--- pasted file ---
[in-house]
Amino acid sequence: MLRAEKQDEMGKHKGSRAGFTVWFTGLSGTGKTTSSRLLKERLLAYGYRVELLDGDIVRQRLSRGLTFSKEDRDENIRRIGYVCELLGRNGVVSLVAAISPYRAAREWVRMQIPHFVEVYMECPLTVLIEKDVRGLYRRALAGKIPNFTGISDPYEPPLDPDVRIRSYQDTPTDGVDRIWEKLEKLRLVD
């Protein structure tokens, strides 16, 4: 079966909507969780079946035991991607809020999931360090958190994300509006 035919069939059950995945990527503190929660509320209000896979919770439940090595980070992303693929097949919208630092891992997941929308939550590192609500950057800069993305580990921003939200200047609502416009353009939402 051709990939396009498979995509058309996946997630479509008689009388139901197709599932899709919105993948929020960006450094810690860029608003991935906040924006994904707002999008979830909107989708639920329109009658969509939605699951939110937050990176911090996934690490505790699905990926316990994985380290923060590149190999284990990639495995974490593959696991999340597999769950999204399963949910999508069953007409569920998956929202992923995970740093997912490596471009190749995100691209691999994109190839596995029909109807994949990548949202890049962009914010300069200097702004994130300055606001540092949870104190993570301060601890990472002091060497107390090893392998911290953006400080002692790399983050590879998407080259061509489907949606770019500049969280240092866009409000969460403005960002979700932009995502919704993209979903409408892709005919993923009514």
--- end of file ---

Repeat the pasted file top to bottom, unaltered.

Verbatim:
[in-house]
Amino acid sequence: MLRAEKQDEMGKHKGSRAGFTVWFTGLSGTGKTTSSRLLKERLLAYGYRVELLDGDIVRQRLSRGLTFSKEDRDENIRRIGYVCELLGRNGVVSLVAAISPYRAAREWVRMQIPHFVEVYMECPLTVLIEKDVRGLYRRALAGKIPNFTGISDPYEPPLDPDVRIRSYQDTPTDGVDRIWEKLEKLRLVD
């Protein structure tokens, strides 16, 4: 079966909507969780079946035991991607809020999931360090958190994300509006 035919069939059950995945990527503190929660509320209000896979919770439940090595980070992303693929097949919208630092891992997941929308939550590192609500950057800069993305580990921003939200200047609502416009353009939402 051709990939396009498979995509058309996946997630479509008689009388139901197709599932899709919105993948929020960006450094810690860029608003991935906040924006994904707002999008979830909107989708639920329109009658969509939605699951939110937050990176911090996934690490505790699905990926316990994985380290923060590149190999284990990639495995974490593959696991999340597999769950999204399963949910999508069953007409569920998956929202992923995970740093997912490596471009190749995100691209691999994109190839596995029909109807994949990548949202890049962009914010300069200097702004994130300055606001540092949870104190993570301060601890990472002091060497107390090893392998911290953006400080002692790399983050590879998407080259061509489907949606770019500049969280240092866009409000969460403005960002979700932009995502919704993209979903409408892709005919993923009514």